Thus, while we commend the efforts of CBN in introducing the package of Five Naira for One Dollar transfer, it can be seen from the analysis above that the challenges exceed just non-payment of foreign currency by the IMTCs and the exchange rate. Strategies that satisfy the most sensitive of these advantages of Cryptocurrency exchanges must be introduced to redirect flows to the official channel.”
ABCON also expressed concerns over the country’s huge unemployment rate, urging the government to apply radical approaches with the use of both conventional and unconventional economic and political tools to redress the trend.
What you should know
- It can be recalled that the apex bank had about 2 months ago, warned the Deposit Money Banks, Non-Financial Institutions and other Financial Institutions against doing business in crypto and other digital assets.
- The CBN directed financial institutions to immediately close the accounts of persons or entities transacting in or operating cryptocurrency exchanges, warning of severe regulatory sanctions in the event of any breach of the directive.
- The Securities and Exchange Commission (SEC) had a few days ago, revealed that it is working with the CBN for a better understanding and regulation of cryptocurrencies in the country.
Unilever earmarks N62 million as remuneration to its Non-Executive Directors in 2021
Unilever Nigeria has fixed its remuneration to the Non-executive Directors of the company in 2021 at N62 million.
One of Nigeria’s leading FMCG companies, Unilever Nigeria Plc, is set to pay out a total of N62 million as remuneration to its Non-Executive Directors for the year ended December 31, 2021.
This disclosure was made by the leading consumer goods company as one of the key resolutions that would be considered and passed at the Company’s ninety-sixth (96th) Annual General Meeting, which will hold on Thursday 6 May 2021 at 10.00 am.
The famed manufacturer of Sunlight detergent also revealed that in addition to the N62 million remuneration, sitting allowances will be paid at standard agreed rates for each meeting attended and the Chairman of the company will be entitled to a vehicle allowance of N12 million gross per annum.
Short-term benefits paid by Unilever in 2020 to its Directors
Despite the fact that Unilever Nigeria Plc has not paid its shareholders dividends for about two years now, the FMCG company paid out short-term benefits of about N511 million and N73 million to its Executive and Non-Executive Directors in 2020 respectively, compared to a sum of N590 million and N59 million it paid out in 2019 respectively. The members of the leadership team, excluding the Executive Directors of the company, were paid a total of N867 million short term benefits in 2020, down from the N1.04 billion they received in 2019.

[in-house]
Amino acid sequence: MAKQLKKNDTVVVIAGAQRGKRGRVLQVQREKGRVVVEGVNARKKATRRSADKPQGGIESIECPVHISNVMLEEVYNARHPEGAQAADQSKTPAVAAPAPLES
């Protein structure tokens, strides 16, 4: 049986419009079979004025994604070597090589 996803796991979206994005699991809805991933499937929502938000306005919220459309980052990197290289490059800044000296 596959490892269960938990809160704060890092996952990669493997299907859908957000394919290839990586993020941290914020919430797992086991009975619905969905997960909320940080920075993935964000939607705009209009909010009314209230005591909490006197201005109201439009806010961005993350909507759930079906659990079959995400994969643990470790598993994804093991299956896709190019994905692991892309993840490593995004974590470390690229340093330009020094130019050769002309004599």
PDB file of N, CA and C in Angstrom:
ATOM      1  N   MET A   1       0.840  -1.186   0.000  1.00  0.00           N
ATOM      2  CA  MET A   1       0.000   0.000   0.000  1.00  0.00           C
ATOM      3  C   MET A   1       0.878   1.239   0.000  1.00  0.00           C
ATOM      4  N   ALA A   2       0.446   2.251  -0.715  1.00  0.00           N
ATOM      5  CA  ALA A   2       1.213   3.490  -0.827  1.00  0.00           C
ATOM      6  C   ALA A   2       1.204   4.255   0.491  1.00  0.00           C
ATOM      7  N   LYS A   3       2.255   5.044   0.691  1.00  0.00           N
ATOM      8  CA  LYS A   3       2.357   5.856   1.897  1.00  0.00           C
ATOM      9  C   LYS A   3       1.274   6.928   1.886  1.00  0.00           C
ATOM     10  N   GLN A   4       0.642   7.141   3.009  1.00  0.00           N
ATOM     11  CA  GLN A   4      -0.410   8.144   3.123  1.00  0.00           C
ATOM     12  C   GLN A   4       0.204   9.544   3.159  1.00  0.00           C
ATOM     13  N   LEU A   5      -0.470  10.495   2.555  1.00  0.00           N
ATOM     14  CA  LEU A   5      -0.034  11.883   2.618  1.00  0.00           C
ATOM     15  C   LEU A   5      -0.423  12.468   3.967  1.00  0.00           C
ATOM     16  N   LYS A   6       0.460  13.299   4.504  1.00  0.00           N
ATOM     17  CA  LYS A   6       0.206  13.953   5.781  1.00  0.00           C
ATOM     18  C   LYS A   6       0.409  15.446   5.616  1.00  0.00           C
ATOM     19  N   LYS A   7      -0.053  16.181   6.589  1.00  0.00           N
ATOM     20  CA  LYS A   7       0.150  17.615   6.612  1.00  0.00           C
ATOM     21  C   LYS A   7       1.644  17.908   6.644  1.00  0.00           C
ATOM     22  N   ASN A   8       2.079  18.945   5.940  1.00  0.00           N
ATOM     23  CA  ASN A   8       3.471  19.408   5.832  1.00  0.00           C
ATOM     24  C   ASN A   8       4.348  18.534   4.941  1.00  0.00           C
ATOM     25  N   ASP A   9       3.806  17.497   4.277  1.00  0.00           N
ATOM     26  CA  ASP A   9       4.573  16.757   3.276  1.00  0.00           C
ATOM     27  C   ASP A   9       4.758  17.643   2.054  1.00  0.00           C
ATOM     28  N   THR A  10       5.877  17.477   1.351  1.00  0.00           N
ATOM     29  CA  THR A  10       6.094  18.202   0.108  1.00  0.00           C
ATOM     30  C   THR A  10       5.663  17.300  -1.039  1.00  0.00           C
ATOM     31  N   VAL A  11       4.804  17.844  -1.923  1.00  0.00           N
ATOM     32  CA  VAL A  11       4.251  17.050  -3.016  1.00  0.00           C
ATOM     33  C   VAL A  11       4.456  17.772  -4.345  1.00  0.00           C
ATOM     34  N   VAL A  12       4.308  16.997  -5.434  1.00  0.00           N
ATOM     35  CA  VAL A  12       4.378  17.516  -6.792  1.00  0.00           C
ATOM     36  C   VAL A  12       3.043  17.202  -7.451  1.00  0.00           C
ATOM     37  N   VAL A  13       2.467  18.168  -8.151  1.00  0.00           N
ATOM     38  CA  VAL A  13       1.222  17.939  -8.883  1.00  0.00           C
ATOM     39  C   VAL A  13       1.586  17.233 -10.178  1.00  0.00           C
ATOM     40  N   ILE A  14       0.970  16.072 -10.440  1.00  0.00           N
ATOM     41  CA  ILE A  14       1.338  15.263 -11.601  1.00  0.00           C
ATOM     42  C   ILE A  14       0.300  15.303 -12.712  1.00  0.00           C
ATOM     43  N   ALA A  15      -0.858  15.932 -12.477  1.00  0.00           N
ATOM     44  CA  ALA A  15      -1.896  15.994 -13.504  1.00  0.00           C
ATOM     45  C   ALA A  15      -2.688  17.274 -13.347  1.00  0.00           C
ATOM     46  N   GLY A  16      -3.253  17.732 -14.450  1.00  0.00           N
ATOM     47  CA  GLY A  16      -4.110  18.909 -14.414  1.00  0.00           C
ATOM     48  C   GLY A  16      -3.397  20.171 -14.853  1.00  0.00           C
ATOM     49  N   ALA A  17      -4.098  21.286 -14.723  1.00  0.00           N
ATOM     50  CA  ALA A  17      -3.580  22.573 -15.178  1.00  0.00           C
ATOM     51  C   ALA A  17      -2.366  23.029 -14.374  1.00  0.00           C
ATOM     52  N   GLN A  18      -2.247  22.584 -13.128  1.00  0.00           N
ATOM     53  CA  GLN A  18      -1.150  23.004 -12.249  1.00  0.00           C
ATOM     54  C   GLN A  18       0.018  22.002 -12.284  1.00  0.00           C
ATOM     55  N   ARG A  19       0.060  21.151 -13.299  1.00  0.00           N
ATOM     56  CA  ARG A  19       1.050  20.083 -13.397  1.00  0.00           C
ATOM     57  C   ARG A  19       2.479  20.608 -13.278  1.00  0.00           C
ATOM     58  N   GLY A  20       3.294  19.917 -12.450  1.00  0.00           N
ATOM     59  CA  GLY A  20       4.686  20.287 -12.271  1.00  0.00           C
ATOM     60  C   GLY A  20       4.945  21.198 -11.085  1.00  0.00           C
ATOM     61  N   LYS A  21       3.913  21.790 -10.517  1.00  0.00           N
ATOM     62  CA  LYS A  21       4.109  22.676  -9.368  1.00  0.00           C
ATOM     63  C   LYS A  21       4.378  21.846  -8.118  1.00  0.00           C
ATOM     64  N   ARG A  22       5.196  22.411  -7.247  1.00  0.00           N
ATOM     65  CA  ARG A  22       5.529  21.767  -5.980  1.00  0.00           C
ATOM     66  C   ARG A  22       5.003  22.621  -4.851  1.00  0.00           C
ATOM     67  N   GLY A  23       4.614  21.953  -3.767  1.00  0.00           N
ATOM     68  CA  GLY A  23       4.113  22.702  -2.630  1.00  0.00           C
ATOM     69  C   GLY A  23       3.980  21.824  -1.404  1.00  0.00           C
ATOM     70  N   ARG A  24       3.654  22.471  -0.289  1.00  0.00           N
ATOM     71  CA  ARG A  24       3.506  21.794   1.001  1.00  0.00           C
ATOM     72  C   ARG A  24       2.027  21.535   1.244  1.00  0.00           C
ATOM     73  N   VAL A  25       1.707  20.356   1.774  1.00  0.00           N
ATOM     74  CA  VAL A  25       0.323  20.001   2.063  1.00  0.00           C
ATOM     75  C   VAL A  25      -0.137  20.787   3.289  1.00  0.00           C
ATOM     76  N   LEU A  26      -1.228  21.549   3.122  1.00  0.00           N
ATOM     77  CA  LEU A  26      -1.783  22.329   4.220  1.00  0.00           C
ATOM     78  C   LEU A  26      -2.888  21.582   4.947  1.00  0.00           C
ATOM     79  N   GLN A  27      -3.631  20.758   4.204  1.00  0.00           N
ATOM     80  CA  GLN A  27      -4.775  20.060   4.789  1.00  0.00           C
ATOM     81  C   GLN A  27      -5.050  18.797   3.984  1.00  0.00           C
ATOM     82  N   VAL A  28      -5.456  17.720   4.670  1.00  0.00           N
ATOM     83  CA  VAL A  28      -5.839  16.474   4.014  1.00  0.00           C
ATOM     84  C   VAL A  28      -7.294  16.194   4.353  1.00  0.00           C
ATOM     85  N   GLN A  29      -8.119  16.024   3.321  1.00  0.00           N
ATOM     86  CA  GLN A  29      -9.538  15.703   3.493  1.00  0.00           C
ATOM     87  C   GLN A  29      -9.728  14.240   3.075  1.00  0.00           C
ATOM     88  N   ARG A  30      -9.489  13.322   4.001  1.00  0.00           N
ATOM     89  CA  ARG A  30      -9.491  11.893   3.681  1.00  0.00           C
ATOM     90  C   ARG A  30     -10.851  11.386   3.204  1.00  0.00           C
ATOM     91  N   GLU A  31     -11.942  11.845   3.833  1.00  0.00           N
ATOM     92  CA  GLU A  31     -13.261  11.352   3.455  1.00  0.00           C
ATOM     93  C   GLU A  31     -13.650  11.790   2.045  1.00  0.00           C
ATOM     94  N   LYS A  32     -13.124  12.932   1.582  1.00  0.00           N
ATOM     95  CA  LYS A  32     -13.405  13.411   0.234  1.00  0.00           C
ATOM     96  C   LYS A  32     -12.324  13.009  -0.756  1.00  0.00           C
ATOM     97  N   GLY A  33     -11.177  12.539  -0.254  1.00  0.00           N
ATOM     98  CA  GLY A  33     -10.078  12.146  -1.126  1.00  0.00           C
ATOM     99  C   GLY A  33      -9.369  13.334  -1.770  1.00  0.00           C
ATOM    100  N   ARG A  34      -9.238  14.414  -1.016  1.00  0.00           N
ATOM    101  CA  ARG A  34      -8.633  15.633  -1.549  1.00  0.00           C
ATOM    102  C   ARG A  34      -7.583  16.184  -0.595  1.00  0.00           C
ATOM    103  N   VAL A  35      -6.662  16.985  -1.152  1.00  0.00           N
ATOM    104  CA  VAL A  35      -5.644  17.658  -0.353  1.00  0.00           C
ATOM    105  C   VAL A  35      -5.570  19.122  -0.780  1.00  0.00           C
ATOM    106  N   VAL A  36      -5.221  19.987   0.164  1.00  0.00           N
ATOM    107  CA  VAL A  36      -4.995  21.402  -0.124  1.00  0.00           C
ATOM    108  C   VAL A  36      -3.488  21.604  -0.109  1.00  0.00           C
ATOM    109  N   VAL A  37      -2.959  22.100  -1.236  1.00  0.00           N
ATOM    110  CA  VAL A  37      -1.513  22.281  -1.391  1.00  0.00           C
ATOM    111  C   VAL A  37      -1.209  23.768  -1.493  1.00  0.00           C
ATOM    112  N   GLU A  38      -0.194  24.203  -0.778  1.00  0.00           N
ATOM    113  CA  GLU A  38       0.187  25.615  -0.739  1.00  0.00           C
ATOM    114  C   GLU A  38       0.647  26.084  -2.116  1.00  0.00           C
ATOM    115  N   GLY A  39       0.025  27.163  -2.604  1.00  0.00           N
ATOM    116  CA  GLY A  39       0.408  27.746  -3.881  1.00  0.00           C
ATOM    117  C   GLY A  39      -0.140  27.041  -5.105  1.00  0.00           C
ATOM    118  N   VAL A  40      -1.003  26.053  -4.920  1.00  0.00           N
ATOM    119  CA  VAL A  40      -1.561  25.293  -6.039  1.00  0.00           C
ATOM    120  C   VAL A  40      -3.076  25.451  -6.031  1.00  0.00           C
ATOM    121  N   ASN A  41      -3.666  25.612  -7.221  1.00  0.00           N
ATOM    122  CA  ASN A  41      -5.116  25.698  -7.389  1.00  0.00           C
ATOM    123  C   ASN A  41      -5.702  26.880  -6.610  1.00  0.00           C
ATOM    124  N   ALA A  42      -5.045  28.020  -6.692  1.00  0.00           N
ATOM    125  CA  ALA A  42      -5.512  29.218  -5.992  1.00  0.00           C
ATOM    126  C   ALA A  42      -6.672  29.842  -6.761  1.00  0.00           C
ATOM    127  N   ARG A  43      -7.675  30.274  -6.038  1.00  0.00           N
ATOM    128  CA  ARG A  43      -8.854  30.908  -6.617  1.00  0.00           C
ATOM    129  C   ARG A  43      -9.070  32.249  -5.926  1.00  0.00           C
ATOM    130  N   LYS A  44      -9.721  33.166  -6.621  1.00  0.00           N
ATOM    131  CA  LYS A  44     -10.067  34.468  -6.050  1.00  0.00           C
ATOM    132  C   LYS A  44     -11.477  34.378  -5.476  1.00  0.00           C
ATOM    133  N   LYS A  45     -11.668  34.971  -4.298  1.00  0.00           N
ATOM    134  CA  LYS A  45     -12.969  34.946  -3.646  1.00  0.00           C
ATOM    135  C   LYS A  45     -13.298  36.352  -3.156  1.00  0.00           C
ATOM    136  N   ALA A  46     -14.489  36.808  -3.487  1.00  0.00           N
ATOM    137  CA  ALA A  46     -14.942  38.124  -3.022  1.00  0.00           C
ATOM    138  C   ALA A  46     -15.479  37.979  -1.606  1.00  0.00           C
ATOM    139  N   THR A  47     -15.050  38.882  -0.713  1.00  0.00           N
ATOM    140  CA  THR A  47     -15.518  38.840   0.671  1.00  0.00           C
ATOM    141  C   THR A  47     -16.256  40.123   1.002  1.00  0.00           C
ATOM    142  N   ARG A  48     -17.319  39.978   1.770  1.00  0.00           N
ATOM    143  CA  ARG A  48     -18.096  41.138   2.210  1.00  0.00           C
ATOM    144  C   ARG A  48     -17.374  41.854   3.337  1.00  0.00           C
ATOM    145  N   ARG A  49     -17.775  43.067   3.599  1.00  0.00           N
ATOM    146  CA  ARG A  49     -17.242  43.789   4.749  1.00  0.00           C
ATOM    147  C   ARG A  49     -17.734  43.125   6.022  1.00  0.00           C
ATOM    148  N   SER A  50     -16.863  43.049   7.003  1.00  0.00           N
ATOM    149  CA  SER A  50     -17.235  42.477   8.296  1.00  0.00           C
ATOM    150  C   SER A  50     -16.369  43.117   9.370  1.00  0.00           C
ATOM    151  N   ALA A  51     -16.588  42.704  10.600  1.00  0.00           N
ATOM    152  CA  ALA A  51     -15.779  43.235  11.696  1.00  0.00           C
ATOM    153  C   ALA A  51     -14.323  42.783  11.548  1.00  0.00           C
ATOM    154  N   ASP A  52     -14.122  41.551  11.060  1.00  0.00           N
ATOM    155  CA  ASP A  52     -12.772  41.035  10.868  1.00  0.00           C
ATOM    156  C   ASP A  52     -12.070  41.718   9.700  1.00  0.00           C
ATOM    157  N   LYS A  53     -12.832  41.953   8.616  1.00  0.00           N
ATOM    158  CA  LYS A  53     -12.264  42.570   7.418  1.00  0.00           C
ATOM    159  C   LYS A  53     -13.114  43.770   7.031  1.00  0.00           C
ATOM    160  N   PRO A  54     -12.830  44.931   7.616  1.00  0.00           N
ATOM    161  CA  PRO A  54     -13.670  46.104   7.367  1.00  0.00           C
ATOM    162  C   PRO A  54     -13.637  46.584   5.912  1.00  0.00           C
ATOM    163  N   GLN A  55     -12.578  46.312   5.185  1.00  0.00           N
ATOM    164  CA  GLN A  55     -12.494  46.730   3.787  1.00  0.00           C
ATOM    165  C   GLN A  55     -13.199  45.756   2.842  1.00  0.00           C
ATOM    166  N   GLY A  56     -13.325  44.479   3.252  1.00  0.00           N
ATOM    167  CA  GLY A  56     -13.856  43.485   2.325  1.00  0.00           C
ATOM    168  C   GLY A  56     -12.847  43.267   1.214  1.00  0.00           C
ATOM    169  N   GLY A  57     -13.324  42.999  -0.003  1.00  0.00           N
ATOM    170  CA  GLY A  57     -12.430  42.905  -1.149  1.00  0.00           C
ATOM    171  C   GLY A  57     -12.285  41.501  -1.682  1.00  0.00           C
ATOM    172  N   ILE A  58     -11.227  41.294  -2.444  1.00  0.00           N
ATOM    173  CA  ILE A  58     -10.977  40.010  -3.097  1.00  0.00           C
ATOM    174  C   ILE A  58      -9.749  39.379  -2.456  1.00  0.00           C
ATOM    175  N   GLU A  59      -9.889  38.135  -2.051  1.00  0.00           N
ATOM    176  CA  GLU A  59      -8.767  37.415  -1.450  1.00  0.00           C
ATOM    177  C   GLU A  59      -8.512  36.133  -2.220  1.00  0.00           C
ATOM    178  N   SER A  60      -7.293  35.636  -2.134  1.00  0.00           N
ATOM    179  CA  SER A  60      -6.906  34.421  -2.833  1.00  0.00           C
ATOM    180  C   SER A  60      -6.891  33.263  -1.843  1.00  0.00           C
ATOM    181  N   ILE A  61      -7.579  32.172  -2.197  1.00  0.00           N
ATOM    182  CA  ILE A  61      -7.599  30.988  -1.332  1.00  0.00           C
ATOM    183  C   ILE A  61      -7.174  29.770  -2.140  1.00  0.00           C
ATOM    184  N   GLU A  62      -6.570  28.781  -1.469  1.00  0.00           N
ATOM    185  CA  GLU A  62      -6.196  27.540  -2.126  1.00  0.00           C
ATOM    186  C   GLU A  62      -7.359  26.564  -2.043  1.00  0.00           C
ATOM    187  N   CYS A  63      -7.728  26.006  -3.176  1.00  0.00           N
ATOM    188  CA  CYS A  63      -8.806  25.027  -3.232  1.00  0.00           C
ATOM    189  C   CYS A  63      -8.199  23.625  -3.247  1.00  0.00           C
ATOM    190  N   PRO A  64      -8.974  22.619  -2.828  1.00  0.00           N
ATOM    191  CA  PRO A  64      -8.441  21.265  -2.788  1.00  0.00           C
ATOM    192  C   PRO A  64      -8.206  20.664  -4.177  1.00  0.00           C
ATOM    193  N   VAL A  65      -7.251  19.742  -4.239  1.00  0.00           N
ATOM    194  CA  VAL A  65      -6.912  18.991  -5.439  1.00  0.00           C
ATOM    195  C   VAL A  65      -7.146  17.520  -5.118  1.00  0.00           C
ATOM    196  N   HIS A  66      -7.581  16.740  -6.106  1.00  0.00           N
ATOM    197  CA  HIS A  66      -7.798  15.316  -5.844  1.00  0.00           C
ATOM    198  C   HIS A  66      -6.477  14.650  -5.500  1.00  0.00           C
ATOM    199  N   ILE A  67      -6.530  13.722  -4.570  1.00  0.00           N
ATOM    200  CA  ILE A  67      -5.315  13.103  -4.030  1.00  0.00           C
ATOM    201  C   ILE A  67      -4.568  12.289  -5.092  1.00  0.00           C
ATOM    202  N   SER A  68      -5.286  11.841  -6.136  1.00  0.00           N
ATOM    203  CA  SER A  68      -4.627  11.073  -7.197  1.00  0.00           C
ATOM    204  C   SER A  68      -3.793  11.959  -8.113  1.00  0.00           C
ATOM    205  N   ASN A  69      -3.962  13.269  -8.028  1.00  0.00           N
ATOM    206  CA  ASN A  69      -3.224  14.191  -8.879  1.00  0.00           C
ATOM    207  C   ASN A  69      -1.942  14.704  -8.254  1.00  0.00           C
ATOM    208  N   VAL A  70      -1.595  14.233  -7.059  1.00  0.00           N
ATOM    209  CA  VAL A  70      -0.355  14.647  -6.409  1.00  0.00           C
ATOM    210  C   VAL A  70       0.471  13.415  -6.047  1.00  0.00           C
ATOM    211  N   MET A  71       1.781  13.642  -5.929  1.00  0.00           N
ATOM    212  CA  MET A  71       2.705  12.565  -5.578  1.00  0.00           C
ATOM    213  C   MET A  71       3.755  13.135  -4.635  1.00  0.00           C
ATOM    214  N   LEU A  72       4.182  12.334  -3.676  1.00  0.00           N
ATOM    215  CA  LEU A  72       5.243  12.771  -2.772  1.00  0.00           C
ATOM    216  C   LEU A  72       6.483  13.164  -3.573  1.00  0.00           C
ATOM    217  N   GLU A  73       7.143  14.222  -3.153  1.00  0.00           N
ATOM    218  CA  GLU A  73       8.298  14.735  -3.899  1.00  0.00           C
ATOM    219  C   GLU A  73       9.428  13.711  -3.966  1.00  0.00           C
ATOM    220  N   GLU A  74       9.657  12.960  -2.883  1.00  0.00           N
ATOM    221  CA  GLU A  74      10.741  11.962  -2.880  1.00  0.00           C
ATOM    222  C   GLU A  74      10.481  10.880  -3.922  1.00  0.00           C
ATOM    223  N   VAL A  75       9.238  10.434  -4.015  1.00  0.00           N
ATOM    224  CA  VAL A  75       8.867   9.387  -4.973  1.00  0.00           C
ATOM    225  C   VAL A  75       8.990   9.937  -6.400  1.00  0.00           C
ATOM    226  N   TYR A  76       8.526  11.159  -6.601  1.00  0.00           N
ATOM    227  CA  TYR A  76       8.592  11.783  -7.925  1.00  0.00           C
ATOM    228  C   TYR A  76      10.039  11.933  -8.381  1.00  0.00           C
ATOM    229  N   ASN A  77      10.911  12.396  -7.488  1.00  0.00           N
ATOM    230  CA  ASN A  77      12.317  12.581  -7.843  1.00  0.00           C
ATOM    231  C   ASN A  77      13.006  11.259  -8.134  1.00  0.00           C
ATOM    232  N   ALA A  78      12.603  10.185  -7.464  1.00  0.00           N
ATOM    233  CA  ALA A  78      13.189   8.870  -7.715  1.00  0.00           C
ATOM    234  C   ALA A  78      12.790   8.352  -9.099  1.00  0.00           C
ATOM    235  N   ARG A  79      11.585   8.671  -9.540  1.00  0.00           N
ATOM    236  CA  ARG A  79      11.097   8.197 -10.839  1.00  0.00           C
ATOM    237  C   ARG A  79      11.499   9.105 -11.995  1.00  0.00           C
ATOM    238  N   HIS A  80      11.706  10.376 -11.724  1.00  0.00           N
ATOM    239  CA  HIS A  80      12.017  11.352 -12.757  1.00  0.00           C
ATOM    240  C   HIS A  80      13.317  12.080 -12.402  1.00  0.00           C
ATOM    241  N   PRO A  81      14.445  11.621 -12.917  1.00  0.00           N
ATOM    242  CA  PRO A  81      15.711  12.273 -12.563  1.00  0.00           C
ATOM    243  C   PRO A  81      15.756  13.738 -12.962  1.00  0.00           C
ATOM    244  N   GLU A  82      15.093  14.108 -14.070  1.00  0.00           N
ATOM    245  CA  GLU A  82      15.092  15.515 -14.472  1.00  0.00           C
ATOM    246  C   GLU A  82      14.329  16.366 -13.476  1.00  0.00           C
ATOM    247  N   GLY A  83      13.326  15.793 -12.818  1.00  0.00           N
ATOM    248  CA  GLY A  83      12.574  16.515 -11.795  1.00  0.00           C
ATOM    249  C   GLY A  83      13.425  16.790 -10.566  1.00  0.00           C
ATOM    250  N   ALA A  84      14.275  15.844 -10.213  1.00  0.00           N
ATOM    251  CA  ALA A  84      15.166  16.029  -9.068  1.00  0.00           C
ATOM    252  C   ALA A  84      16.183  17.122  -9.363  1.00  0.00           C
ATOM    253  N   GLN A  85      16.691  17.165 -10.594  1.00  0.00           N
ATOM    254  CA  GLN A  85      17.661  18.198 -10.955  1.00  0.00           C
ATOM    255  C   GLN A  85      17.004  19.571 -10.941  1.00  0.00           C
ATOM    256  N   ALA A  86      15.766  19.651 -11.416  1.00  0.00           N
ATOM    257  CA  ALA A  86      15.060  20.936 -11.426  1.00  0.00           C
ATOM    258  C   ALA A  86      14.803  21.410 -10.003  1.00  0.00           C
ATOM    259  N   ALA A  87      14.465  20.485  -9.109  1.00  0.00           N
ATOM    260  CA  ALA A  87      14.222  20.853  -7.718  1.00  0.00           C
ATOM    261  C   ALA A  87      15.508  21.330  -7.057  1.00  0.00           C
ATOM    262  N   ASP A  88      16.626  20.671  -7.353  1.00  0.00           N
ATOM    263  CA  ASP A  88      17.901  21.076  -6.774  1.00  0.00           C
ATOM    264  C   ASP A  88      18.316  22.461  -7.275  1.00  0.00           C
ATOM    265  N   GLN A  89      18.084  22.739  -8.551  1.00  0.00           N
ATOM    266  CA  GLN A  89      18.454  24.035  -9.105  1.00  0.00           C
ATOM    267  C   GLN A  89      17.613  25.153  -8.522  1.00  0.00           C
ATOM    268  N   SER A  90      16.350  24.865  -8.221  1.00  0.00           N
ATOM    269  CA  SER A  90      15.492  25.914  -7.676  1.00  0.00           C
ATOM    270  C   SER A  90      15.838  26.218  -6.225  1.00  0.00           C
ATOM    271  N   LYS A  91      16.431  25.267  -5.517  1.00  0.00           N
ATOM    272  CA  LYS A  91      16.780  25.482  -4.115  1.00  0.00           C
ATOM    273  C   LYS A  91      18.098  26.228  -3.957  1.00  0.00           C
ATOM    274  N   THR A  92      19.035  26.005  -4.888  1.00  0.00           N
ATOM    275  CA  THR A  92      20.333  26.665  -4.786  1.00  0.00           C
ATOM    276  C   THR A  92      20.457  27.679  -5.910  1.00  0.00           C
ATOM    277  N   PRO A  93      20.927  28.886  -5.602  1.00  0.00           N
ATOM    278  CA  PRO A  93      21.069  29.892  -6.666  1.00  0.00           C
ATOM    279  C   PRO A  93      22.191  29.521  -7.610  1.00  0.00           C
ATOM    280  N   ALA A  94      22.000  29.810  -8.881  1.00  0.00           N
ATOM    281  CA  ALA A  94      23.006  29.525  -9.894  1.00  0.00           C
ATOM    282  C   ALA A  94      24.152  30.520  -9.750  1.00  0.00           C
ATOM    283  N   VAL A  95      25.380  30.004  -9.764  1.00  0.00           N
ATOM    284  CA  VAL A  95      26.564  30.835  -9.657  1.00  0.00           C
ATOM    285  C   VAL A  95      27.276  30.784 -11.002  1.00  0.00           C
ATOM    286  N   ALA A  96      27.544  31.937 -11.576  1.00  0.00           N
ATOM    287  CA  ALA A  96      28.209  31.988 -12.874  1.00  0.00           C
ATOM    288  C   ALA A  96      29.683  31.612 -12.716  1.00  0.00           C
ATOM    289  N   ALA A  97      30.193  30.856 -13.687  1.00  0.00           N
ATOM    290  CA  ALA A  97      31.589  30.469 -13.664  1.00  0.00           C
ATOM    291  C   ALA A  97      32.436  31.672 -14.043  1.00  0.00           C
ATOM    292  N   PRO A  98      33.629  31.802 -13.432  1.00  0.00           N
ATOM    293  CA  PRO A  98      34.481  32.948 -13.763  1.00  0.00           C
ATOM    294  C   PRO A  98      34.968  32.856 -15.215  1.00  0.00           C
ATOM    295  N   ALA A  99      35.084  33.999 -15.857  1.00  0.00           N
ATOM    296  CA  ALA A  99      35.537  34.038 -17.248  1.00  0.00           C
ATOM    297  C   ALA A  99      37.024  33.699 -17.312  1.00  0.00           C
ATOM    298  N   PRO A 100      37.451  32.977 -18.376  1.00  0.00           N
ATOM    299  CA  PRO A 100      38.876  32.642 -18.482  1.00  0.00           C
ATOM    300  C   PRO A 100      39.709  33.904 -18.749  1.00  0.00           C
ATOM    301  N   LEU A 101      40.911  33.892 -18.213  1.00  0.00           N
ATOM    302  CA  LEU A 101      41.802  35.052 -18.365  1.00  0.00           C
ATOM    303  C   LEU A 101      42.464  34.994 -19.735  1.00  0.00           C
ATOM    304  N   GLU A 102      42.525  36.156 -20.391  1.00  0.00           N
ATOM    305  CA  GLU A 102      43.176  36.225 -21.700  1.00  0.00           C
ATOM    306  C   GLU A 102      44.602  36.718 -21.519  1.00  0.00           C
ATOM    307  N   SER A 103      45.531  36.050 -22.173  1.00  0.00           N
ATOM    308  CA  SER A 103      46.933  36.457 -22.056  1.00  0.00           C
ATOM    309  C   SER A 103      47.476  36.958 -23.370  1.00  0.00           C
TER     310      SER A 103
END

On the flip side, the total payout as wages and salaries to the company’s employee in 2020 was N5.05 billion, this is down from the N5.99 billion which the company paid out in 2019.
In case you missed it
According to a recent result by Unilever Nigeria Plc, the company made a loss of about N492 million in the first quarter of 2021. This figure is 144.1% lower when compared to the profit of N1.114 billion made by the company in the corresponding quarter of 2020.
Unilever’s revenue however surged by 45.7% during the quarter. However, the growth in the cost of sales, and the huge 63.3% increase in marketing and administrative expenses pressured the profits down to a loss of N492 million in the first quarter of 2021.
What you should know
- Shares of Unilever Nigeria Plc are currently valued at N12.95 per share, placing the YTD loss in the shares of the company at -6.83%.
- Unilever Nigeria Plc is the sixth most valuable consumer goods company listed on the Nigerian Stock Exchange, with a robust market valuation put at N74.4 billion, higher than Guinness Nigeria Plc, NASCON Allied Industries Plc and PZ Cussons.
- The shares of the top FMCG brand is trading 23.8% lower than its 52-week high price of N17, and 23.3% higher than its 52 week low of N10.5.
Nairametrics | Company Earnings
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- 2020 FY Results: Unity Bank Plc posts profit after tax of N2.09 billion.
- Guinea Insurance Plc reports a loss of N142.13 million in 9M 2020.
- Unilever Nigeria Plc set to hold Annual General Meeting on 6th of May.
- UBA Plc posts profit after tax of N38.16 billion in Q1 2021.
- PZ Cussons Nigeria Plc appoints Ifueko Okauru as Independent Non-Executive Director.